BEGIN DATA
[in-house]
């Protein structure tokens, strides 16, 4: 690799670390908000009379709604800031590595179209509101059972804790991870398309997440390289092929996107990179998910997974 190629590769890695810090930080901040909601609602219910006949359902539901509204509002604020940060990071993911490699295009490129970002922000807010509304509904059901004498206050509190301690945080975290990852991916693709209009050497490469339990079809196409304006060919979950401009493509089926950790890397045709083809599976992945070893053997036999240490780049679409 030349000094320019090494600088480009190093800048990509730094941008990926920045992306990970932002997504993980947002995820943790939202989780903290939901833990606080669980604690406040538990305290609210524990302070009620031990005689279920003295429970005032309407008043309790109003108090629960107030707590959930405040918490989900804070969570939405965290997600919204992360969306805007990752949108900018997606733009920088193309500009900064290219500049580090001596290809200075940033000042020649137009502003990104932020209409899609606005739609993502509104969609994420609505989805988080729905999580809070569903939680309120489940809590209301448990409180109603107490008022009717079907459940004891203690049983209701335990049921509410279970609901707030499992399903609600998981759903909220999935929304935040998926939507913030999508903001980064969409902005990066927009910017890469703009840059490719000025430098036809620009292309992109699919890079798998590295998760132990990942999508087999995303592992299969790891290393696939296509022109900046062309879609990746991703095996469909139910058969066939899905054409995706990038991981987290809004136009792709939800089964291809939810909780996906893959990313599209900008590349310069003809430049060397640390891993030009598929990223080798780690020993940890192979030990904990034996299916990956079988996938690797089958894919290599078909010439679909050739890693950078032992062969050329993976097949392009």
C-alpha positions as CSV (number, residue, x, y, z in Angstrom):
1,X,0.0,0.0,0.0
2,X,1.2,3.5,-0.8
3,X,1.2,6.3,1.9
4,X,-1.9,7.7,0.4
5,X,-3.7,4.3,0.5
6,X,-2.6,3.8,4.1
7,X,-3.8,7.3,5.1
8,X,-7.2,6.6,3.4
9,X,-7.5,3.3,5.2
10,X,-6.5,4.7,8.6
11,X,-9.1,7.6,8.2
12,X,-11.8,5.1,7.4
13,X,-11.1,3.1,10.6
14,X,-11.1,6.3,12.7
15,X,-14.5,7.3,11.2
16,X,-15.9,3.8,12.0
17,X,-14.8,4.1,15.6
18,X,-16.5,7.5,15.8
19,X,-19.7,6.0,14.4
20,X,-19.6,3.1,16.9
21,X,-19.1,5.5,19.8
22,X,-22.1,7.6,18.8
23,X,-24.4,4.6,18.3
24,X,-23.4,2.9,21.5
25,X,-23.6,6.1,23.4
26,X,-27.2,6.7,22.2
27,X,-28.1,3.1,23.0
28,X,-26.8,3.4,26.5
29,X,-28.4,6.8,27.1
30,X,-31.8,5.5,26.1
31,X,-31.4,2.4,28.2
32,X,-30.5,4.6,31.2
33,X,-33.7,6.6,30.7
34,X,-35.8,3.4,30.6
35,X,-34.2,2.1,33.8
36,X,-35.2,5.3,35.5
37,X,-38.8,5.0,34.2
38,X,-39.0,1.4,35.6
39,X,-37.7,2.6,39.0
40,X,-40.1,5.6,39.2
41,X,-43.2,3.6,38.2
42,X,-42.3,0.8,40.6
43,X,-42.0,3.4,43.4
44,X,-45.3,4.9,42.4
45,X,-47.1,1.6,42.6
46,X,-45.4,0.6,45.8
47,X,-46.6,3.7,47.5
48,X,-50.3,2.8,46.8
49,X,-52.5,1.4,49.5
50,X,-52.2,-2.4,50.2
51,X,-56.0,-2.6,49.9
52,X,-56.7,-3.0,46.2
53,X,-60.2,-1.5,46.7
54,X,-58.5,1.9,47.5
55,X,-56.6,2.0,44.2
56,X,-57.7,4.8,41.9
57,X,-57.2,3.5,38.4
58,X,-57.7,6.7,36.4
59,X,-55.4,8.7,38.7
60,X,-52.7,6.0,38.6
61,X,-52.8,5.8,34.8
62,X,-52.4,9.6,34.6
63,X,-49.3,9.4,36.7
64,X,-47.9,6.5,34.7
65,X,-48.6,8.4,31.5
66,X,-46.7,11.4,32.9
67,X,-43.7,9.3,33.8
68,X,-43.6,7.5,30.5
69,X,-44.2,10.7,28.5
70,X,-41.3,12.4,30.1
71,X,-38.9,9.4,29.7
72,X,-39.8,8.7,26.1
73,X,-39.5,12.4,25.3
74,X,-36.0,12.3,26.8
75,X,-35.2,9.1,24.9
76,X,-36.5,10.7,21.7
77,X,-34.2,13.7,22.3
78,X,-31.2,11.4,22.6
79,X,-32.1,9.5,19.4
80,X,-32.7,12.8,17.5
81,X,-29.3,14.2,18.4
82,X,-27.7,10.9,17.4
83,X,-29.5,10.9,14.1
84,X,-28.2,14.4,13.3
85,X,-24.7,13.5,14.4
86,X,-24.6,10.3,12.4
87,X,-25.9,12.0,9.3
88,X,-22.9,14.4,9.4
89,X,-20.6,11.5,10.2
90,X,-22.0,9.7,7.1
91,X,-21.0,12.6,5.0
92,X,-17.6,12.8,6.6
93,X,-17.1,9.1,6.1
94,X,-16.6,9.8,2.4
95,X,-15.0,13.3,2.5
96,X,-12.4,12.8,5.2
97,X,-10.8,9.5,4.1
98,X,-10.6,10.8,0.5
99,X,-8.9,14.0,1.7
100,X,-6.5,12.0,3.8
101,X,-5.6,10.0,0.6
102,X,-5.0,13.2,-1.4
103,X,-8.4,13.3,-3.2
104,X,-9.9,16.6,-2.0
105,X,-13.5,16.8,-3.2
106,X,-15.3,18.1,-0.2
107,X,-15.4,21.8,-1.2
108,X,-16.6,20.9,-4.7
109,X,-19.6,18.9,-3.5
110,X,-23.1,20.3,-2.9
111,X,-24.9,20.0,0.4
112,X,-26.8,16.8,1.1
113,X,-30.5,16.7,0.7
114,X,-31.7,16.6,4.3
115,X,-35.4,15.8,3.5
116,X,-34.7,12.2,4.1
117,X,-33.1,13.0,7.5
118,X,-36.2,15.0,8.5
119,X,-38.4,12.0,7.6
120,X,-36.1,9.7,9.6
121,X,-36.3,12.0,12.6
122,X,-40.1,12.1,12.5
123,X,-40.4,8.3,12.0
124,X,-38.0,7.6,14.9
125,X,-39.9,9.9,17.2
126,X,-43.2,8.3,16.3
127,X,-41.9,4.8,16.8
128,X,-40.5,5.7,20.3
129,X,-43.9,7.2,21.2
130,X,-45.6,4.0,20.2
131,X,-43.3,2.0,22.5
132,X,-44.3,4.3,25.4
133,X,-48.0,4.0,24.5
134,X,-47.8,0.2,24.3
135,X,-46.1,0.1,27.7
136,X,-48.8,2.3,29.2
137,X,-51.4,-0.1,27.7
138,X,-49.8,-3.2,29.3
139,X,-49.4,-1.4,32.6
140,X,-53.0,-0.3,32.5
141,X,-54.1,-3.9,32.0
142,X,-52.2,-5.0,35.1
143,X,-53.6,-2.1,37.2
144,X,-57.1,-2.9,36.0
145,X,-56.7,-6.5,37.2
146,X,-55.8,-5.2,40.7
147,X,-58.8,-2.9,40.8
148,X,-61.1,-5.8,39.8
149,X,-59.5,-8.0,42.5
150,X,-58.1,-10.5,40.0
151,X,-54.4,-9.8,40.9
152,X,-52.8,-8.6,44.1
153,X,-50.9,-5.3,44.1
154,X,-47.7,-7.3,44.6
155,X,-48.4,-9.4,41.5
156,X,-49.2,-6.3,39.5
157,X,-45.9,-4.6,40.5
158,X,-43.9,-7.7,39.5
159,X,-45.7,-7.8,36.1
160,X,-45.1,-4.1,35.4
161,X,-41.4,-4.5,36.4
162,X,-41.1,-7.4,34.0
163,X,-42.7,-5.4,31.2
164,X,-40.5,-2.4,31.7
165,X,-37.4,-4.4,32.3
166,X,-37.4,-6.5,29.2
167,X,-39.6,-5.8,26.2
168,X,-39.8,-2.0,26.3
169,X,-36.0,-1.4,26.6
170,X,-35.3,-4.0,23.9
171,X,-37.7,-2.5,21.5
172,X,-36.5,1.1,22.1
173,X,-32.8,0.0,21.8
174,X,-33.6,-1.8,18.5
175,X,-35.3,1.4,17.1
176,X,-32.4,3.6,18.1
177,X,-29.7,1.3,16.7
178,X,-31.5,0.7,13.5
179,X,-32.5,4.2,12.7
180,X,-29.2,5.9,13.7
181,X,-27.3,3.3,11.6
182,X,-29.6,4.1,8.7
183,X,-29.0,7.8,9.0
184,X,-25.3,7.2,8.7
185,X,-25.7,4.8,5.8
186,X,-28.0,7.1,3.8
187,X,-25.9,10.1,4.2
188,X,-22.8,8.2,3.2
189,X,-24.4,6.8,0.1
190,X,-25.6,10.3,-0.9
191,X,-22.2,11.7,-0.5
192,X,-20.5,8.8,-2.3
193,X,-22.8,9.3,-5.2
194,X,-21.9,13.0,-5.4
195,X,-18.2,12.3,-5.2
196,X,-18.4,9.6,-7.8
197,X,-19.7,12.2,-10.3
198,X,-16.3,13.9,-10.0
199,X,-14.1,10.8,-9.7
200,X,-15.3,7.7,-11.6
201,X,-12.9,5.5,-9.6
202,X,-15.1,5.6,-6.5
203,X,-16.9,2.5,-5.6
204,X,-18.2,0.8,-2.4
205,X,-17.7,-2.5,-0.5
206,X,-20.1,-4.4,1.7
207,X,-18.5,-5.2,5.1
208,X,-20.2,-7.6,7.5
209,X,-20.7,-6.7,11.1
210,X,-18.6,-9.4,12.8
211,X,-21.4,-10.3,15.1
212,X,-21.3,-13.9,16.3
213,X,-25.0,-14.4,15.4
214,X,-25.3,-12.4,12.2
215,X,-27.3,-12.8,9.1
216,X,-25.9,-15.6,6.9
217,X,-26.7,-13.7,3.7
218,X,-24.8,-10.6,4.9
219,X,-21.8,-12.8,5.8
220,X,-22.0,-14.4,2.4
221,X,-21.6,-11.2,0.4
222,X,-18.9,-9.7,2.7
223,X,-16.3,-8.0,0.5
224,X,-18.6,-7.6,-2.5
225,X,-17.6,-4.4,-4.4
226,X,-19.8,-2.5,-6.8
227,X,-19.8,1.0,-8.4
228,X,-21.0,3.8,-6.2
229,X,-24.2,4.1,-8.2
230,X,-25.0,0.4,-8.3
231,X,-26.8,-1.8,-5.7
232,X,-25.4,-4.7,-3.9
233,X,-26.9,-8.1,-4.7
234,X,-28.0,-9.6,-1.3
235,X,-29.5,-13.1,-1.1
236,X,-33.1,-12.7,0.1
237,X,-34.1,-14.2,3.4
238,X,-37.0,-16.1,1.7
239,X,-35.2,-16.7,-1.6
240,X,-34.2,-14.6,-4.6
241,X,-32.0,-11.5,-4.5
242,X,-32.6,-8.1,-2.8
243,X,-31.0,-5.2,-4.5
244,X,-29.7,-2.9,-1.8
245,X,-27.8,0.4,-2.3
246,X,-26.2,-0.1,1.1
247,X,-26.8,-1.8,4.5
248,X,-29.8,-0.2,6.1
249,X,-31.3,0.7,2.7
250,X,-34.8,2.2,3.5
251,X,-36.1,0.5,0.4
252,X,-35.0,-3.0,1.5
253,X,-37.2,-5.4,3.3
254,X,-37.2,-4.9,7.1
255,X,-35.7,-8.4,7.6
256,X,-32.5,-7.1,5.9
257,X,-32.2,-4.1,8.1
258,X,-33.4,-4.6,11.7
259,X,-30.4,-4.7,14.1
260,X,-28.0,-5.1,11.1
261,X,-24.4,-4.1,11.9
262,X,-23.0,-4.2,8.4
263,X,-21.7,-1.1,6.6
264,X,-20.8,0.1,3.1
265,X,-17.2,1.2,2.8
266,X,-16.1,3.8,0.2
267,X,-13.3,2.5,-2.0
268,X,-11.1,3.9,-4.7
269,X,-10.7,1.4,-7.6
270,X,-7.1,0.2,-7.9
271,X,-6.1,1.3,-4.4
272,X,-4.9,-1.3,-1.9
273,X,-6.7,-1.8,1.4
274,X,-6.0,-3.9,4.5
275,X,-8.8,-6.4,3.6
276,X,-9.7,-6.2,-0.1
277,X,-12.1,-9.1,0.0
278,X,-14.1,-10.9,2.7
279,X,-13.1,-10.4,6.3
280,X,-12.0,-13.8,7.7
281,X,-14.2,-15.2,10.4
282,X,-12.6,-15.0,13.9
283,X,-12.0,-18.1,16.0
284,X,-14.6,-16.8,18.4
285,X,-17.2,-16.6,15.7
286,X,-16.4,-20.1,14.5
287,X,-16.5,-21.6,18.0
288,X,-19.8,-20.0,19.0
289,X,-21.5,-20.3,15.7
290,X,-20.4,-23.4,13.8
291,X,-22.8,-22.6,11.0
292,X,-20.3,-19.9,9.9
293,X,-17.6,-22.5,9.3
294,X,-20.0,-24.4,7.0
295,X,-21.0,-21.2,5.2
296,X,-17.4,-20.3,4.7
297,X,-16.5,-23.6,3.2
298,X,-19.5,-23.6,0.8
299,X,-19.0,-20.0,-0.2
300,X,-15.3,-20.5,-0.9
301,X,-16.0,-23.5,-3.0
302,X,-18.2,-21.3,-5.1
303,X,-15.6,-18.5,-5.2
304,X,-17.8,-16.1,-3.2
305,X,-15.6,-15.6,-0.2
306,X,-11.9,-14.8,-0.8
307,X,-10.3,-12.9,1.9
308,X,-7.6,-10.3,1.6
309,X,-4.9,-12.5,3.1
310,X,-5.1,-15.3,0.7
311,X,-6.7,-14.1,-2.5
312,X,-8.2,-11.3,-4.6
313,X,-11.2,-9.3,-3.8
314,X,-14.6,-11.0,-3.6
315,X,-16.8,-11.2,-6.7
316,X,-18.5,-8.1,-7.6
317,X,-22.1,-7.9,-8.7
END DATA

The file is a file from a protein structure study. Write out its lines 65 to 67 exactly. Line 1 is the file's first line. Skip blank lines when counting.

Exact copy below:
62,X,-52.4,9.6,34.6
63,X,-49.3,9.4,36.7
64,X,-47.9,6.5,34.7